Got some more good writing news recently. "The Literary Hatchet" accepted another one of my stories, for their upcoming August issue. You might recall that this same publication published a story of mine, "Sudden Death Overtime," back in April of this year. The story that was accepted this time is titled, "St. Vincent," and it's about a decidedly unorthodox hitman. This one is definitely only suitable for adult reading, as it's one of the more disturbing ones I've written. I'll post more details when I get them.
Just to fill out this post a little, I was revisiting some of my old papers from childhood. Included in them was a poem I wrote in high school, in 9th grade as I recall. As I discussed way back in my 2nd ever blog post (February 14th, 2012), I'm not much into poetry, either reading or writing it. So with that negative endorsement, here it is:
I needed some money, that much was very clear,
To buy my family a Christmas gift.
If I did not, my mom would shed a tear,
And everyone else would be really miffed!
After searching for money in the park,
I still could not hit upon an answer.
I guessed I could have gone to a loan shark,
But dealing with them was worse than cancer!
I thought I might earn by shoveling snow,
But there was just none on the ground.
I soon did find it was a very tough go,
I realized there were no jobs to be found.
But then a thought came to me on my deck,
I could make cash betting football with Eck!
I received an "A" and a "Nice work." (Again, it was a small school, and I was only like 15.) And to explain, the "Eck" in the last line was my teacher, Mr. Eck, and I did indeed bet football games with him (I think I came out ahead, too).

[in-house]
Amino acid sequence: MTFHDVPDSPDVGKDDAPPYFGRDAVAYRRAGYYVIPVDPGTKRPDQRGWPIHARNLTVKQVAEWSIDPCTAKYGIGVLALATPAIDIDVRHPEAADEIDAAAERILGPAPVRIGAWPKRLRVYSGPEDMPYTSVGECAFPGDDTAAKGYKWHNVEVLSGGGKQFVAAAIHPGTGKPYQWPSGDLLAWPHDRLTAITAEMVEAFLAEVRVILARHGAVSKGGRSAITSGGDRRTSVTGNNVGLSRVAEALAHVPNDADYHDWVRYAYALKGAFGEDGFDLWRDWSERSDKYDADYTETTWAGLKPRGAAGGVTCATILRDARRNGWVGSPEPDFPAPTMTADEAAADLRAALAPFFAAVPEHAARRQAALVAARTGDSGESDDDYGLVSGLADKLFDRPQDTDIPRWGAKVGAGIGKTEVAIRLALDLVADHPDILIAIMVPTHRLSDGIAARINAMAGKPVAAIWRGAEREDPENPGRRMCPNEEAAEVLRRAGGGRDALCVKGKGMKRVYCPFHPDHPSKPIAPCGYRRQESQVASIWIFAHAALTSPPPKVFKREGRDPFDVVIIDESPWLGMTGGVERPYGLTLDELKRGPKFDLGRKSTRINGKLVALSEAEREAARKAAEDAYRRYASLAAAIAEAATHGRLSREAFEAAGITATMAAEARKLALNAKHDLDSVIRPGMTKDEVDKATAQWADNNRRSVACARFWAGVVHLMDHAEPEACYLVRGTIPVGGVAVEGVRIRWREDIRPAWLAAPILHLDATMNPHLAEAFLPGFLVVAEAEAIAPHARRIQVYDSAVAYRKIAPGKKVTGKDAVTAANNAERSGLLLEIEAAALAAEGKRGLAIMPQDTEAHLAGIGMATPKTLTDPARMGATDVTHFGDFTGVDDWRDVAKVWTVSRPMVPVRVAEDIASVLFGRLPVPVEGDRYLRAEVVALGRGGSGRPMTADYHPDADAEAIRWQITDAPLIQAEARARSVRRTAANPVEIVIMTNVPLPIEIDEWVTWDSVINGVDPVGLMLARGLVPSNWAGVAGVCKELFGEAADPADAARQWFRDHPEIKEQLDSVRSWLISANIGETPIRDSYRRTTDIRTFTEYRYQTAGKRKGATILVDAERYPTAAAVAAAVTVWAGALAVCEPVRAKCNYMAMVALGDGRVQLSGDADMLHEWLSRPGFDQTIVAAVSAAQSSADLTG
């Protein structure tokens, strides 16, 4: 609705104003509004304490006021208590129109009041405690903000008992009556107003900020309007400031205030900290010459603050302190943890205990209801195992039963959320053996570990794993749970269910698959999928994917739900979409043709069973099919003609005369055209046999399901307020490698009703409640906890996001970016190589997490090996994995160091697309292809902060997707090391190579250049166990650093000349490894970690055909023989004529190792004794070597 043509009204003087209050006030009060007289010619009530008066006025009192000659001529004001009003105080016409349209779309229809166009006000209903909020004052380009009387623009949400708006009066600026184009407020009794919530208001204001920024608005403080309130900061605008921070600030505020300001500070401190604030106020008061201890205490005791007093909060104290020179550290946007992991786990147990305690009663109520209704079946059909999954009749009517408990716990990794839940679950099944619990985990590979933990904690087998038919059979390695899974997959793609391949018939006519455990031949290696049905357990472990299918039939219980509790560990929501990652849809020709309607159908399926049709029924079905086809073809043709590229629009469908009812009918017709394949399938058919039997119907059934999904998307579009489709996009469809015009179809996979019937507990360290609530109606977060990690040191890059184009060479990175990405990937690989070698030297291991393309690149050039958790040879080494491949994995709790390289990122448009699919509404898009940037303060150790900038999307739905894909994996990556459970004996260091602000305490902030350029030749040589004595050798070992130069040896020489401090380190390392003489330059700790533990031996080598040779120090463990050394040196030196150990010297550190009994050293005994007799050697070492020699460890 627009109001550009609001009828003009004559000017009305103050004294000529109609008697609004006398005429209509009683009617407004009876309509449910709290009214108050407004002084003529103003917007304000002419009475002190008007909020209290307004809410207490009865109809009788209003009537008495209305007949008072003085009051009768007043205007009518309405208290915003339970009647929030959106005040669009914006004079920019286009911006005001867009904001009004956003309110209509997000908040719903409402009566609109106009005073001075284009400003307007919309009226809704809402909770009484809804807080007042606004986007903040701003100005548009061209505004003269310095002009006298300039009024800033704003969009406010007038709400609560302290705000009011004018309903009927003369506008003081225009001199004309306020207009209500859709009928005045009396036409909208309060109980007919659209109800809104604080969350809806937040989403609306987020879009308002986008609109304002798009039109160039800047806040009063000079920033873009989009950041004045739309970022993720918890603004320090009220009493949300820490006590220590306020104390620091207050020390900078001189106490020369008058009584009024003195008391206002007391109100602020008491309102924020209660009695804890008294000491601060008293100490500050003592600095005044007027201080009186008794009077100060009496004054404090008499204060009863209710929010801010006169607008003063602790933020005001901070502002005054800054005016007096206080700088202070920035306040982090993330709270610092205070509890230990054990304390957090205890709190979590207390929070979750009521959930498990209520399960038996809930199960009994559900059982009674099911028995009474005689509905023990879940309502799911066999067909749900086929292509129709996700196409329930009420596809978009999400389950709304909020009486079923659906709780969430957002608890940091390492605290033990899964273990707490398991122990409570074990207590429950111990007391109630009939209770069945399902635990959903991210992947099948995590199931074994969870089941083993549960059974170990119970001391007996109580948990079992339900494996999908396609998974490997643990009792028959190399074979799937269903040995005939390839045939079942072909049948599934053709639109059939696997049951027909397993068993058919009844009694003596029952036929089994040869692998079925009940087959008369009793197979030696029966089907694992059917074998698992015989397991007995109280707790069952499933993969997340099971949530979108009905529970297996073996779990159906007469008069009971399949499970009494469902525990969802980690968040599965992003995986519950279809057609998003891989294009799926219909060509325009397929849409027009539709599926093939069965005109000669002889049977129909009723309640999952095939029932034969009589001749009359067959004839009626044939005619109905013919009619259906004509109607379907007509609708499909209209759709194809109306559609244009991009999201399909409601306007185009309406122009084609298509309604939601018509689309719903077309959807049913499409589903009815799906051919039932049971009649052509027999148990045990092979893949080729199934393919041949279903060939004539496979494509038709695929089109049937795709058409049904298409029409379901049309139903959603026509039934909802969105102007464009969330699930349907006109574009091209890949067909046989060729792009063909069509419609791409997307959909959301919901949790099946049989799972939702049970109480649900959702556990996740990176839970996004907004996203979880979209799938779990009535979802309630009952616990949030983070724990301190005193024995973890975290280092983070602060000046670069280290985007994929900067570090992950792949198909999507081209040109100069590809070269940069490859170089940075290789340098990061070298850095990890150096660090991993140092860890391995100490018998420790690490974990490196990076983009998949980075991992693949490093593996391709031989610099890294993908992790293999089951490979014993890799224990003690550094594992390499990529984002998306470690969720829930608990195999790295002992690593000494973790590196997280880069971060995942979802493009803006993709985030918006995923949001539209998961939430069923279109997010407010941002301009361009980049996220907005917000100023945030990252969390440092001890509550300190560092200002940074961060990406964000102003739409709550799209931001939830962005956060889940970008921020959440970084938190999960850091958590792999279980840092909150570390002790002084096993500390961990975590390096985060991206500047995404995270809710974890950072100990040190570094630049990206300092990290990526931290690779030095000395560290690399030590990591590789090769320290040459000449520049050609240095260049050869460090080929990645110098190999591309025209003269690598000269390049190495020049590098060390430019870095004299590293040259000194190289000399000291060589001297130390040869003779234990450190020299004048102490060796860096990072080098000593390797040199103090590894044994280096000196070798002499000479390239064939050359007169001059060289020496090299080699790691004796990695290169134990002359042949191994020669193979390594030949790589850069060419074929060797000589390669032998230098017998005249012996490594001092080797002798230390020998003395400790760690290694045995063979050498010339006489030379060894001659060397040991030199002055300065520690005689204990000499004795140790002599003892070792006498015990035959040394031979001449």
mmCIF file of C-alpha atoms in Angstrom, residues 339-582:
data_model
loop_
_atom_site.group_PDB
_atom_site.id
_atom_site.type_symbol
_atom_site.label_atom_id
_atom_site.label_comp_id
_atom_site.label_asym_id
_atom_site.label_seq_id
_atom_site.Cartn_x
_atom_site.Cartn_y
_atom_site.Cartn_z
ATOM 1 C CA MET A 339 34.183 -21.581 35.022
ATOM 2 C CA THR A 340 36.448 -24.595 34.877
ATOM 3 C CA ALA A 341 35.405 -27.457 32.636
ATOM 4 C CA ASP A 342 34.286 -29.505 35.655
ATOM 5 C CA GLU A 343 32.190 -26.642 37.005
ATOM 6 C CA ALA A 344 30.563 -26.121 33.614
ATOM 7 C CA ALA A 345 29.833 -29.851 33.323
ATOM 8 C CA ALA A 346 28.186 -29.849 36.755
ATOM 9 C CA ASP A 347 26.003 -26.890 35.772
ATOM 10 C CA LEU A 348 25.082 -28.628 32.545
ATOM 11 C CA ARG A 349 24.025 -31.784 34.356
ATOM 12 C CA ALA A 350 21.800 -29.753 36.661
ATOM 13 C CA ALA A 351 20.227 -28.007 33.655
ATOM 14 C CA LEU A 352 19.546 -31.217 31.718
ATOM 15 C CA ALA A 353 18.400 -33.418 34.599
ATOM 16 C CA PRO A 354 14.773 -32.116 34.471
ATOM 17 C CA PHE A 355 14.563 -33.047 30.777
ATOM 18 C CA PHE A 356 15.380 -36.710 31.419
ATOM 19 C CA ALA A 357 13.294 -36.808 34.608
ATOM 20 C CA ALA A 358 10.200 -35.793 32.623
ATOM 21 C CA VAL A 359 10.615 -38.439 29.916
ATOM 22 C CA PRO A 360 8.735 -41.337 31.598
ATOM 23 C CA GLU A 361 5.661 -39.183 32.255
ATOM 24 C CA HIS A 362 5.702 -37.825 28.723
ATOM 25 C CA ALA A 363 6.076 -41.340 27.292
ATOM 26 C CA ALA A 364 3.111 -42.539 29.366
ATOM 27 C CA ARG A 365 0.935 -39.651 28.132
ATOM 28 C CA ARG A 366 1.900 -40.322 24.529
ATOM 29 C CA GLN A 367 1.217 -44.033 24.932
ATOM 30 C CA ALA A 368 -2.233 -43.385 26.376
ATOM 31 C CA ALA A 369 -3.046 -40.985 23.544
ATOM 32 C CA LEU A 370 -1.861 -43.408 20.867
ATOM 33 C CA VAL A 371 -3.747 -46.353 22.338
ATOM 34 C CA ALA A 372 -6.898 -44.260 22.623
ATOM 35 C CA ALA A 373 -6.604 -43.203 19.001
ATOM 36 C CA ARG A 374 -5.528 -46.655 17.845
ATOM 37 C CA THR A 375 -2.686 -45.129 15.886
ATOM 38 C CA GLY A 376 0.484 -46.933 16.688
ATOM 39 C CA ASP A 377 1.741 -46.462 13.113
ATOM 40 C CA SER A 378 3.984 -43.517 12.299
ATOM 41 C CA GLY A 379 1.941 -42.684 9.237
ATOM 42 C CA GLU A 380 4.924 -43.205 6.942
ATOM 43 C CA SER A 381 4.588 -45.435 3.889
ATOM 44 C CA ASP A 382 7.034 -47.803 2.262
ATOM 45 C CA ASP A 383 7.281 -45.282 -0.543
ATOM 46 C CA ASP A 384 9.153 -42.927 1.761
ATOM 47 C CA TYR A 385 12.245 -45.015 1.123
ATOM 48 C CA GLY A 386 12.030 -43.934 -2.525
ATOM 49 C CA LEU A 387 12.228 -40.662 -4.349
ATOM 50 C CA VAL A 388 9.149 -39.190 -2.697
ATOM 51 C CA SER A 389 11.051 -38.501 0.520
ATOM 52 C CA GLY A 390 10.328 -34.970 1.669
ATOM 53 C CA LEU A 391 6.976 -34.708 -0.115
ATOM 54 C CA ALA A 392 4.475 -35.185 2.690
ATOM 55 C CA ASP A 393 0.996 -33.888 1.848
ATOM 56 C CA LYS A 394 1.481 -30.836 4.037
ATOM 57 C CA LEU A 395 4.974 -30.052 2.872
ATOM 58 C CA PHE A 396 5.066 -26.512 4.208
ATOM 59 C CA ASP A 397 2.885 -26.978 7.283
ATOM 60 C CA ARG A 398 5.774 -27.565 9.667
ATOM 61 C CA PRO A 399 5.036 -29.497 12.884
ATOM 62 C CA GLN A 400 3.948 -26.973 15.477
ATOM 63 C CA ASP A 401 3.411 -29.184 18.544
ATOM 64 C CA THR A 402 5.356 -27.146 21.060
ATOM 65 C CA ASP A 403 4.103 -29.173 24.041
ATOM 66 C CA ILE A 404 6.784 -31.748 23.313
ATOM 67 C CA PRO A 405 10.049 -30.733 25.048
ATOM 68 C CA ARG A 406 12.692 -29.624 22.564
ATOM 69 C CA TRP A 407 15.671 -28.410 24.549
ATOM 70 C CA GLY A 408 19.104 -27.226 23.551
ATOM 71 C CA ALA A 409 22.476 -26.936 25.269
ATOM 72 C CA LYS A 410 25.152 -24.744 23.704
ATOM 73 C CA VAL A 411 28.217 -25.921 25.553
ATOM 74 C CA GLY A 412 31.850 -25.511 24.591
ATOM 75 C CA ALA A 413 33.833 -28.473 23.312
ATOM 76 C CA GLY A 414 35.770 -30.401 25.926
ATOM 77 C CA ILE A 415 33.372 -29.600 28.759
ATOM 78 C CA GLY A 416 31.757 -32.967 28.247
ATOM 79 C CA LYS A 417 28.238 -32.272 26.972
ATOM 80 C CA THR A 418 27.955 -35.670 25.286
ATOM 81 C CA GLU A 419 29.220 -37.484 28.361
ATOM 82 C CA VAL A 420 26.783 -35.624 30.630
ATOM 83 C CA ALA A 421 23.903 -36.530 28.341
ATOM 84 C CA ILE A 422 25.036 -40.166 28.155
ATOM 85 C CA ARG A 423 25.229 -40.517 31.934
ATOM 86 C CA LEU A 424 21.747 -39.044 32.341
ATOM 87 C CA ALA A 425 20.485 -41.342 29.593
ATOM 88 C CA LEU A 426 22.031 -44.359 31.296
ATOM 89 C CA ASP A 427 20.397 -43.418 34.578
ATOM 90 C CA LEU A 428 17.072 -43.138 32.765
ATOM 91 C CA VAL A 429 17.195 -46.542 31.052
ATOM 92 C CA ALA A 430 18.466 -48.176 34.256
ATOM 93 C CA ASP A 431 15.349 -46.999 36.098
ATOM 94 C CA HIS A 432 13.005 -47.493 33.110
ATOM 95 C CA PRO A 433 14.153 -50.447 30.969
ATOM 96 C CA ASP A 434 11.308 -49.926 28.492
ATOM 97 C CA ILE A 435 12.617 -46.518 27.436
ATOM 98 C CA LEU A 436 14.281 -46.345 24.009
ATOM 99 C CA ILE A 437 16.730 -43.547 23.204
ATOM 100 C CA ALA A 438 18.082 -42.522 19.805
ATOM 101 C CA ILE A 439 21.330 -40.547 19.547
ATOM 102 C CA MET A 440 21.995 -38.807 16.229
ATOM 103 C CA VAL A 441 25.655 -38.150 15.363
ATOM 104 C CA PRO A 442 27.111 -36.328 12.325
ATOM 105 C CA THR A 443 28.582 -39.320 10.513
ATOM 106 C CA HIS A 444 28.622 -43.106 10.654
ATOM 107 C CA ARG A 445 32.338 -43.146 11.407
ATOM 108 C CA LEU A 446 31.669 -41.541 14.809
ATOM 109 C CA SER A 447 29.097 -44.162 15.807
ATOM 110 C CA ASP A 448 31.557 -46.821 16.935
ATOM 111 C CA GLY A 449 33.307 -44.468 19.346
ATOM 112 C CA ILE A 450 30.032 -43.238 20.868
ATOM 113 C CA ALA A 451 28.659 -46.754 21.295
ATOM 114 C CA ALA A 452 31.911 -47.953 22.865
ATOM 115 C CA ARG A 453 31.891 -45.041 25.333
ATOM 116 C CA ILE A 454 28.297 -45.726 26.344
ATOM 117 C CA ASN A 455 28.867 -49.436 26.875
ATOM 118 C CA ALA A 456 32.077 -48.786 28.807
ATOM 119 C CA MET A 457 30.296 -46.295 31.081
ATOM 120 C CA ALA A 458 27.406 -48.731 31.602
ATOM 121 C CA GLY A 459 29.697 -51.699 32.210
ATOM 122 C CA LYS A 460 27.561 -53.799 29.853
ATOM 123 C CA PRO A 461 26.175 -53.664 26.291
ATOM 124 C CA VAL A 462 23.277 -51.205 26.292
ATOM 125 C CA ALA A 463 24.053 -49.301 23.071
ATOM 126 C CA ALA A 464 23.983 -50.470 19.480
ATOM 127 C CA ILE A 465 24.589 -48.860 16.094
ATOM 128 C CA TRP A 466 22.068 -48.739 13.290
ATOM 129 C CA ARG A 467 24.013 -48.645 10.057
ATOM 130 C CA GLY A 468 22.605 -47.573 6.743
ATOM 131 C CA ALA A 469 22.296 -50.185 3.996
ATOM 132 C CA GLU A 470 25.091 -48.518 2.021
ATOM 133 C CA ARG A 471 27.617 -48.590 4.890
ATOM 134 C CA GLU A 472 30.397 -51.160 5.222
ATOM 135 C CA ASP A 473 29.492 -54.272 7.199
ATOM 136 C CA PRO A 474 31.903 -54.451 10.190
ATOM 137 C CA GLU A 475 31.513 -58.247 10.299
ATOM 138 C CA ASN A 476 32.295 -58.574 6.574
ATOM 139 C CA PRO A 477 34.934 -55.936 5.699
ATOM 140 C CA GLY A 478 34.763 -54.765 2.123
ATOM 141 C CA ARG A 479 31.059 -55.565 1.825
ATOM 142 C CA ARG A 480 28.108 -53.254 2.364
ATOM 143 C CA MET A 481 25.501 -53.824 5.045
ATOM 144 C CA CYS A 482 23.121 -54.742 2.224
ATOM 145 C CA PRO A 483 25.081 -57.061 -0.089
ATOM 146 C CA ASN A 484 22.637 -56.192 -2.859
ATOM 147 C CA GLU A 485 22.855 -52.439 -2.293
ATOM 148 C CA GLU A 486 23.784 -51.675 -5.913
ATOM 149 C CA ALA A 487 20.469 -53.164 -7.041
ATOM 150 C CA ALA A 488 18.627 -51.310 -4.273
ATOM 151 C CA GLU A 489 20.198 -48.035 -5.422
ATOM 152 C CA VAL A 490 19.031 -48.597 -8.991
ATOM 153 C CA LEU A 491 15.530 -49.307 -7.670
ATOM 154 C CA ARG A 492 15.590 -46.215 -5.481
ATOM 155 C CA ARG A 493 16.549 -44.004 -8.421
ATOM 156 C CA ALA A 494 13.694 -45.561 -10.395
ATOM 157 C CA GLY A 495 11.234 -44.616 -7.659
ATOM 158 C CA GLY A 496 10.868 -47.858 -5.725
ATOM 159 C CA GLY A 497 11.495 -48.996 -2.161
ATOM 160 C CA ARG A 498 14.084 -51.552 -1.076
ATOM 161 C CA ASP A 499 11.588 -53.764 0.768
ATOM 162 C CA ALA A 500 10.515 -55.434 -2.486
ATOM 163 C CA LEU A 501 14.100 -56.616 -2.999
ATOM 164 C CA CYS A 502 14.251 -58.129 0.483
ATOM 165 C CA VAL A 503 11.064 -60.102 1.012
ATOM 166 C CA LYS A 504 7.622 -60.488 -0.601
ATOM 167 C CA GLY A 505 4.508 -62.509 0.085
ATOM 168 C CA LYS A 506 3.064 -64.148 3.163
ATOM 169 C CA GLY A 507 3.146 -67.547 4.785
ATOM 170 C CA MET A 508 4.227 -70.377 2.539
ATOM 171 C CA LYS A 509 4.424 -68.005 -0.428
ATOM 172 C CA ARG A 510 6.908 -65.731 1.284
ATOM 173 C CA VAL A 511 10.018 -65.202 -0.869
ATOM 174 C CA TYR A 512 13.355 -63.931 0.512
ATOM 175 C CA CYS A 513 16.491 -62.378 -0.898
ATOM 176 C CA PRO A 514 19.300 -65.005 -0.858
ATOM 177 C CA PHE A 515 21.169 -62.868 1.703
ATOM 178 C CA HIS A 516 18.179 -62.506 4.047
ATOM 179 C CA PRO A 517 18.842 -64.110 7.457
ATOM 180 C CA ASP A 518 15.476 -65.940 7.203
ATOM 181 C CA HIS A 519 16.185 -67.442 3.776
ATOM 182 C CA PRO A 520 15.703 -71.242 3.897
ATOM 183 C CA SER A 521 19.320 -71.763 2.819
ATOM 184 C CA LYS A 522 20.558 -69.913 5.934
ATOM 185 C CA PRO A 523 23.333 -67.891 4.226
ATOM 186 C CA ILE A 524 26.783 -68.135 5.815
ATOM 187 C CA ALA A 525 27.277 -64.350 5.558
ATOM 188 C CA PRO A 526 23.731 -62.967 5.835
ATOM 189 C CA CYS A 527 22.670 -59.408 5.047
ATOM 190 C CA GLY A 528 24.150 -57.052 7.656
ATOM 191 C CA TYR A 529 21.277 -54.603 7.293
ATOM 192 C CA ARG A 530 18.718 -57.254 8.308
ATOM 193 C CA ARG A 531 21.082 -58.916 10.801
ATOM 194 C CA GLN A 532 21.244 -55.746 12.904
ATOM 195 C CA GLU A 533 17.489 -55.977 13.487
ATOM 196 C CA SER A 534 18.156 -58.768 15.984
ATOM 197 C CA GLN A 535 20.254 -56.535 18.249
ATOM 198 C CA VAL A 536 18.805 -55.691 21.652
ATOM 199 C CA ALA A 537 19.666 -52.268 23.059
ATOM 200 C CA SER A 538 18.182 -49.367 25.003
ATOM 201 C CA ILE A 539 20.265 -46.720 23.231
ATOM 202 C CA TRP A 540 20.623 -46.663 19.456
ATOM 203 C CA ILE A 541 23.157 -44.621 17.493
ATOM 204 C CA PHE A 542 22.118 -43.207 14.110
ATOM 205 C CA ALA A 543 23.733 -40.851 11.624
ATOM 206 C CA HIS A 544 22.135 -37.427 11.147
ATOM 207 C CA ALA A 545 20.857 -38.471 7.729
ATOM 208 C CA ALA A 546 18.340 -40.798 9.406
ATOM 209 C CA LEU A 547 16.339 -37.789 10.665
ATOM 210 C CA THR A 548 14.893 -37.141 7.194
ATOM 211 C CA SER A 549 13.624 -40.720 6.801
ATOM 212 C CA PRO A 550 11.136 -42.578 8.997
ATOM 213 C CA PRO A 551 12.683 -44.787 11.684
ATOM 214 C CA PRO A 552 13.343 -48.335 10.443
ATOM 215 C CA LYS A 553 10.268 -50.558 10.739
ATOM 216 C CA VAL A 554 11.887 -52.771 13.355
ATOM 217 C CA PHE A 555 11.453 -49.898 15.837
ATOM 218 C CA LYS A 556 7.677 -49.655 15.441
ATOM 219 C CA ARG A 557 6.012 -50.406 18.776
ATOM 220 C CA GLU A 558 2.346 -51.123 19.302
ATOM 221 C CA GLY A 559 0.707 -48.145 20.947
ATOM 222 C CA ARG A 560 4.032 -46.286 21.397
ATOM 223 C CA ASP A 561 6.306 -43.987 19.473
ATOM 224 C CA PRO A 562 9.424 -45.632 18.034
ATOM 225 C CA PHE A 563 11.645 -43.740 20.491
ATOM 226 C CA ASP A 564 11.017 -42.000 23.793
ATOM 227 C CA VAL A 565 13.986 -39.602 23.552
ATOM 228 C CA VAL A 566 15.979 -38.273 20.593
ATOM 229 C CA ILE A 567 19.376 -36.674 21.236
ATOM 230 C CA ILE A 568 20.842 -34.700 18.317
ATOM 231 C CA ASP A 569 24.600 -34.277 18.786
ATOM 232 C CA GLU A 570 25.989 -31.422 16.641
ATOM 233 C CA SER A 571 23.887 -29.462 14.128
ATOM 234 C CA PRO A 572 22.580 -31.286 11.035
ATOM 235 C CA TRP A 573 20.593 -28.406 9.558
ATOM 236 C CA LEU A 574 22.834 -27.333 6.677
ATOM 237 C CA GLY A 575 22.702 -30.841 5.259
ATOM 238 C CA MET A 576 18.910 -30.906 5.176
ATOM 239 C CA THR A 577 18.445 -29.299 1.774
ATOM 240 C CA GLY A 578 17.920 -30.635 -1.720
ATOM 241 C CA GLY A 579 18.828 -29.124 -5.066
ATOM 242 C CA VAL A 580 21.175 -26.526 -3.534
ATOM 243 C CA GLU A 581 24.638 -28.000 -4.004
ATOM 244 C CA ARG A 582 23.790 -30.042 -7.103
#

For those not big on poetry, like me, this is an example of an English sonnet. Also commonly known as a Shakespearean sonnet. Ol' William didn't invent the form, but he did help to popularize it. It differs from the classic Italian sonnet in that its end rhyme scheme is a-b, a-b, c-d, c-d, e-f, e-f, g-g. Additionally, I learned that the term, "Sonneteers," for people who write sonnets, of course, can be used as an insult, apparently. I plan to start using this myself, although presumably inaccurately.
Finally, to end on a sad note, I recently found out that my teacher passed on about a year ago. So RIP, Mr. Eck. Thanks for being a fun, and informative English teacher, and for teaching us "Liar's Poker," which is a gambling game using dollar bill serial numbers.